Year of visit

  • 2012

Location

Adress: At the end of Chemin des Gardes, Château-sur-Epte, France.

Website

Château-sur-Epte Castle

Château-sur-Epte Castle, locally known as Château de Château-sur-Epte or as Châteauneuf-sur-Epte, lies next to the hamlet of Château-sur-Epte, in the Eure department in France.

Château-sur-Epte Castle was founded by William II of England in 1097 to reinforce the border of his Duchy of Normandy against the Kingdom of France. The castle started out as a typical motte-and-bailey castle; a wooden keep circled by a palisade on a circular earthen mound with a lower bailey also protected by a palisade. Probably soon after the castle was rebuilt in stone.

In 1119 the castle was fruitlessly besieged by Louis VI of France. Between 1151 and 1160 it is in French hands. Between 1180 and 1184 Henry II of England has the castle strengthened; a new tower was erected and the shirt wall around the keep was built amongst other things. In 1193 Philip II of France saw his chance, when the English king Richard I "the Lionheart" was held prisoner in a castle in present-day Austria, and seized Château-sur-Epte Castle.

In 1358 and 1359, during the Hundred Years' War, the castle is occupied by English troops. In 1437 it was taken by John Talbot, 1st Earl of Shrewsbury.

Although Château-sur-Epte Castle was adapted to the use of arquebuses during the 16th century, its importance declined. In 1647 the castle was dismantled by order of Cardinal Mazarin.

During the Ancien Régime the remains of the castle were turned into a farm.

In World War II Château-sur-Epte Castle was occupied by the Germans and used as a command post. After 2005 the castle was abandoned and quickly deteriorated.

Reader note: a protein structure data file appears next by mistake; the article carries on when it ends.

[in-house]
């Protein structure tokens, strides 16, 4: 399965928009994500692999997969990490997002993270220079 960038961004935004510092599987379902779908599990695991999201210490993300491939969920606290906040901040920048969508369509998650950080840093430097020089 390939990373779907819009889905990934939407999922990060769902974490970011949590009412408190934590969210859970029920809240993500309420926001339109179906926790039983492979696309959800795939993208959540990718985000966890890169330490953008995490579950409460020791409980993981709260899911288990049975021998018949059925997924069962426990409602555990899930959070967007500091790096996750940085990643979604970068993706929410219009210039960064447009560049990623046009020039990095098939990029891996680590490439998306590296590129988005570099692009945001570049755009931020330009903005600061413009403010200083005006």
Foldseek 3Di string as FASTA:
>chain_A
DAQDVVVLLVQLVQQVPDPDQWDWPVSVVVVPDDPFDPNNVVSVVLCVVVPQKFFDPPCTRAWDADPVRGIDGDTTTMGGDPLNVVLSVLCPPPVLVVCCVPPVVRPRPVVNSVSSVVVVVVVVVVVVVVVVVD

It was not possible to visit the castle ruin when I came by. But in 2015 a foundation was started to save the castle and hopefully make it suitable for visits again.


Gallery

View the embedded image gallery online at:
http://castles.nl/chateau-epte-castle#sigFreeId19944ecf27

Year of visit

  • 2012

Location

Adress: At the end of Chemin des Gardes, Château-sur-Epte, France.

Website

Year of visit

  • 2012

Location

Adress: At the end of Chemin des Gardes, Château-sur-Epte, France.

Website

Château-sur-Epte Castle

Château-sur-Epte Castle, locally known as Château de Château-sur-Epte or as Châteauneuf-sur-Epte, lies next to the hamlet of Château-sur-Epte, in the Eure department in France.

Château-sur-Epte Castle was founded by William II of England in 1097 to reinforce the border of his Duchy of Normandy against the Kingdom of France. The castle started out as a typical motte-and-bailey castle; a wooden keep circled by a palisade on a circular earthen mound with a lower bailey also protected by a palisade. Probably soon after the castle was rebuilt in stone.

In 1119 the castle was fruitlessly besieged by Louis VI of France. Between 1151 and 1160 it is in French hands. Between 1180 and 1184 Henry II of England has the castle strengthened; a new tower was erected and the shirt wall around the keep was built amongst other things. In 1193 Philip II of France saw his chance, when the English king Richard I "the Lionheart" was held prisoner in a castle in present-day Austria, and seized Château-sur-Epte Castle.

In 1358 and 1359, during the Hundred Years' War, the castle is occupied by English troops. In 1437 it was taken by John Talbot, 1st Earl of Shrewsbury.

Although Château-sur-Epte Castle was adapted to the use of arquebuses during the 16th century, its importance declined. In 1647 the castle was dismantled by order of Cardinal Mazarin.

During the Ancien Régime the remains of the castle were turned into a farm.

In World War II Château-sur-Epte Castle was occupied by the Germans and used as a command post. After 2005 the castle was abandoned and quickly deteriorated.

It was not possible to visit the castle ruin when I came by. But in 2015 a foundation was started to save the castle and hopefully make it suitable for visits again.


Gallery

View the embedded image gallery online at:
http://castles.nl/chateau-epte-castle#sigFreeId19944ecf27

Year of visit

  • 2012

Location

Adress: At the end of Chemin des Gardes, Château-sur-Epte, France.

Website